Roasted Mushroom Quiche

Quick-roasting is becoming my go-to vegetable strategy, under the influence of Susie Middleton's Fast, Fresh & Green.  This was a fairly spontaneous dinner that only required a few relatively inexpensive pantry staples.  I'd like to take all the credit for dreaming it up, but the recipe is loosely modeled on this one from Epicurious - I am not the type of person who has quiche filling proportions memorized.

First, roast the mushrooms, and bake the empty pie crust in a pie dish.  These were just plain old white button mushrooms, sliced in half, tossed in enough olive oil to coat them, and salted.  The ready-made pie crust and mushrooms baked together in a 450 oven for twenty minutes. I didn't even bother turning the mushrooms.

When the mushrooms are finished, remove them from the oven and turn down the heat to 325.  You can leave the crust in the oven.

While the mushrooms and crust are baking, mix up a filling of eggs, cheese and cream or milk.  After tasting the finished product, I'm thinking that it might be worth it, actually, to memorize the ingredients: four eggs, a cup of rich dairy (I used half and half but you could also use part whole milk), and a cup and a half of cheese.

For cheese, I used a cup of Fontinella and half a cup of Chihuahua cheese.  Fontinella is a semi-hard and mildly tangy cow cheese, and queso chihuahua is a mild semi-soft melting cheese that we like to use on quesadillas.  It's named after a state in Mexico, not the dog.  I kept a little Fontinella back to sprinkle on the top of the unbaked quiche before putting it in the oven.

Take the crust out of the oven, pour in the filling and gently place the mushrooms in.  Mine floated!  I was so excited.  Does anyone know if this happens with sauteed mushrooms too?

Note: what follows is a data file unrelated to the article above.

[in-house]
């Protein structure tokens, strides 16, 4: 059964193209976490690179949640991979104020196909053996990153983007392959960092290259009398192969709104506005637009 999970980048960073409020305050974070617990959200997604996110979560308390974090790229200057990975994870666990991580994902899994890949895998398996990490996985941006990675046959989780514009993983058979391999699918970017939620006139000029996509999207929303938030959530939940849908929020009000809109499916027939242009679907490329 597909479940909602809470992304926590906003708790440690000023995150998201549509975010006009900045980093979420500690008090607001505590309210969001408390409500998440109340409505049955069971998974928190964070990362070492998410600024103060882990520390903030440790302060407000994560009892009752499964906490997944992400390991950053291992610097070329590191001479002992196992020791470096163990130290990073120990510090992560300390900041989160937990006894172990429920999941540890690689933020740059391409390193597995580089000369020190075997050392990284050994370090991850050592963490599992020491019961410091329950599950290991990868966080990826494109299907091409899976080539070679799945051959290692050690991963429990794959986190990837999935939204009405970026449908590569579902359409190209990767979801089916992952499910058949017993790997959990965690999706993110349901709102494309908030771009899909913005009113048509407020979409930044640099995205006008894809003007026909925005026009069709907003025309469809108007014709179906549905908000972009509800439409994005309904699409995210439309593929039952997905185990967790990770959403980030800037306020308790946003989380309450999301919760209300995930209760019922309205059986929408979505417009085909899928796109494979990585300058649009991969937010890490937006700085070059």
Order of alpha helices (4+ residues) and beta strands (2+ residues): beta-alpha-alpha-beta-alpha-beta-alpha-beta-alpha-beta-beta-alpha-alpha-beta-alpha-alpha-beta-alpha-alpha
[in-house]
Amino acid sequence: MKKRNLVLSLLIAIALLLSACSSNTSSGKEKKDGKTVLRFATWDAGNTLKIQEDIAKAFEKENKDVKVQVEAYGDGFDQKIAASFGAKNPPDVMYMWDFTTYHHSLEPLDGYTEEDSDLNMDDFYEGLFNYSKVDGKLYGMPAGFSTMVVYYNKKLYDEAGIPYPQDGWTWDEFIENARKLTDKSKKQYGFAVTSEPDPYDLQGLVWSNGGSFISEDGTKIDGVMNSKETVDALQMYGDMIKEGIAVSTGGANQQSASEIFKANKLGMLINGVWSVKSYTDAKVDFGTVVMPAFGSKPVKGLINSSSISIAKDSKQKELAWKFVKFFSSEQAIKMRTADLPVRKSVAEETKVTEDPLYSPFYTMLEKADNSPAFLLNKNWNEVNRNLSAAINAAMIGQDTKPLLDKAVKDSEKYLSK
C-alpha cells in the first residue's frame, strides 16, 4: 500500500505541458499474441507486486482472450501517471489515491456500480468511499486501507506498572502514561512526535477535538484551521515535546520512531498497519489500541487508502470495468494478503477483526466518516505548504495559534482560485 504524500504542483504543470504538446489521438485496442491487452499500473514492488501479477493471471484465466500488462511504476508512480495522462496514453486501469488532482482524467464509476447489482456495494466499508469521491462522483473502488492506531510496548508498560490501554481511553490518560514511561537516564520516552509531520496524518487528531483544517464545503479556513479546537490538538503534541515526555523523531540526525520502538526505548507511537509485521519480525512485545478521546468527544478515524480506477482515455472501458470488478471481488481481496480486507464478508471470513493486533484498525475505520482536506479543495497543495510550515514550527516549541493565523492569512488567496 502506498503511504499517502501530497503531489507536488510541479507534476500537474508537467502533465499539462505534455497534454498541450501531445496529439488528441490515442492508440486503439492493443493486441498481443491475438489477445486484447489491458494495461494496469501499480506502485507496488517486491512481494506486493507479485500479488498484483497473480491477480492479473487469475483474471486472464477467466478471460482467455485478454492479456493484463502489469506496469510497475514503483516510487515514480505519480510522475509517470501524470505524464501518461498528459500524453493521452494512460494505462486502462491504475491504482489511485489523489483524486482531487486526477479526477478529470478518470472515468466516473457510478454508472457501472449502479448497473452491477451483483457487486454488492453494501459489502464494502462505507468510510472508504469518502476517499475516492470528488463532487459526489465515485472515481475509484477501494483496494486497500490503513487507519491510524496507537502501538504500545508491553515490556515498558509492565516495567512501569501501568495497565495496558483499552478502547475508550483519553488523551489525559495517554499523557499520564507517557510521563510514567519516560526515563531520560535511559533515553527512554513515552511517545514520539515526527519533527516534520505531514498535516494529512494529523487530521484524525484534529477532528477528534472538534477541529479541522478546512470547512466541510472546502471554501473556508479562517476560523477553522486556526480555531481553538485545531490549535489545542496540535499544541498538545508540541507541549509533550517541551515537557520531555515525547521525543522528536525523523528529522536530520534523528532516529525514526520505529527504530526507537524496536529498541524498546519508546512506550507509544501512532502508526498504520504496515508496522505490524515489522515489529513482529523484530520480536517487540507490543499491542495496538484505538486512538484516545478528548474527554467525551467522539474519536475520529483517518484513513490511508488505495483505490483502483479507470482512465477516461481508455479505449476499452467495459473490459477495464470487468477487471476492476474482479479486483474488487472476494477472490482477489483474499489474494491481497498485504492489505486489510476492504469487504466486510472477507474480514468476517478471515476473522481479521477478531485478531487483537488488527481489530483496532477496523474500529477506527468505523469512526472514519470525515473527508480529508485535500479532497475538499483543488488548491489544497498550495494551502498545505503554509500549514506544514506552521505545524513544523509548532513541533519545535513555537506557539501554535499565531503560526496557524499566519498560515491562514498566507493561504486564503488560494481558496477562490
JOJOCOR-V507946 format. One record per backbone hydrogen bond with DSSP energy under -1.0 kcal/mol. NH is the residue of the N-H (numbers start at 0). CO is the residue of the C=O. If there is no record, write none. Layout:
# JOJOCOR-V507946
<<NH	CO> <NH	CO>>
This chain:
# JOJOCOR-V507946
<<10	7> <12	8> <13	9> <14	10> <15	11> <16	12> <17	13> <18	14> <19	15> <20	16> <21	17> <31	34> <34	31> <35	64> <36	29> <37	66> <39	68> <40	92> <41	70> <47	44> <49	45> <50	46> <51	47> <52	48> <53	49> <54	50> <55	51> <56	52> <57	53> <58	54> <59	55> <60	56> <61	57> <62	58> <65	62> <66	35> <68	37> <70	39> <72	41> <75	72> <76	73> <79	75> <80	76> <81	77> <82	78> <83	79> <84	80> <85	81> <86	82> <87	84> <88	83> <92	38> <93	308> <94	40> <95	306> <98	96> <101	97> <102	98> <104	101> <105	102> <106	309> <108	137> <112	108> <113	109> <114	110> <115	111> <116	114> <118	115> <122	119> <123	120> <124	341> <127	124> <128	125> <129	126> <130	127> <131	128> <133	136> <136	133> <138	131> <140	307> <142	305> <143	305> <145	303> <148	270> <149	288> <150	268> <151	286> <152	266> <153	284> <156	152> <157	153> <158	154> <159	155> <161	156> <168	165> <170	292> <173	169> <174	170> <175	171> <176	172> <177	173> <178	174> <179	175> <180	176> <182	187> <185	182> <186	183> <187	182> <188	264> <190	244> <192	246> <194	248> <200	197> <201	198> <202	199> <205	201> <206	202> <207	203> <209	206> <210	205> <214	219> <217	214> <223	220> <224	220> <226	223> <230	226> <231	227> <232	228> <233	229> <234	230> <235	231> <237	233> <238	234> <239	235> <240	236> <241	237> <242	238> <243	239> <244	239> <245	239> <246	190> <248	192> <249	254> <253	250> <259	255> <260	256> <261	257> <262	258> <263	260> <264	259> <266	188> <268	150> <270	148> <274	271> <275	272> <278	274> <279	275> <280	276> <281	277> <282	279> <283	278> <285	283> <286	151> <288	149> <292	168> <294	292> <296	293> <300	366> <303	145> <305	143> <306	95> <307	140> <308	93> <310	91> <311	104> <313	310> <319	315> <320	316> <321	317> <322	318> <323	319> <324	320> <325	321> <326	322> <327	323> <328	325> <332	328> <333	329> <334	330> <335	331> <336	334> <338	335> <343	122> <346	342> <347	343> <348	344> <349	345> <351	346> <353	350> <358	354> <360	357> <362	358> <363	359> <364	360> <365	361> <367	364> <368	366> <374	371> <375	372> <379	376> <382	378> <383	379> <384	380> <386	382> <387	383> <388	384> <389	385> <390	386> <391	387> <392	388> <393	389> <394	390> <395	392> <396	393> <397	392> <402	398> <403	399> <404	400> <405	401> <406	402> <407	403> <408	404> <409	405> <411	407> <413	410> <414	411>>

Sprinkle the quiche with cheese, and bake it for 45 minutes, until the center of the filling is puffy.  We ate it with Nat's favorite salad, iceberg lettuce wedges with blue cheese dressing, and were pretty thrilled with our dinner. 

I'm headed back into the cookbook next, for a really fresh and delicious salad featuring roasted beet slices.

Have you noticed that bloggers who decide to cook through a cookbook often unconsciously save all the least appetizing recipes for last?  Slogging through the worst recipes at the end would make it hard to finish, and starting with the best recipes will also skew my perception of the cookbook, so I'm going to make an effort to face my fears.  I don't like cauliflower, so my fears are pretty much embodied by a certain roasted cauliflower dish with a weird olive dressing.

Um, wish me luck?  Everything else has been good so far, so maybe I'll be pleasantly surprised.


  1. That looks really delicious.

  2. This sounds fantastic! I love mushrooms but have never tried baking them by themselves like this. Will have to give this a try sometime!

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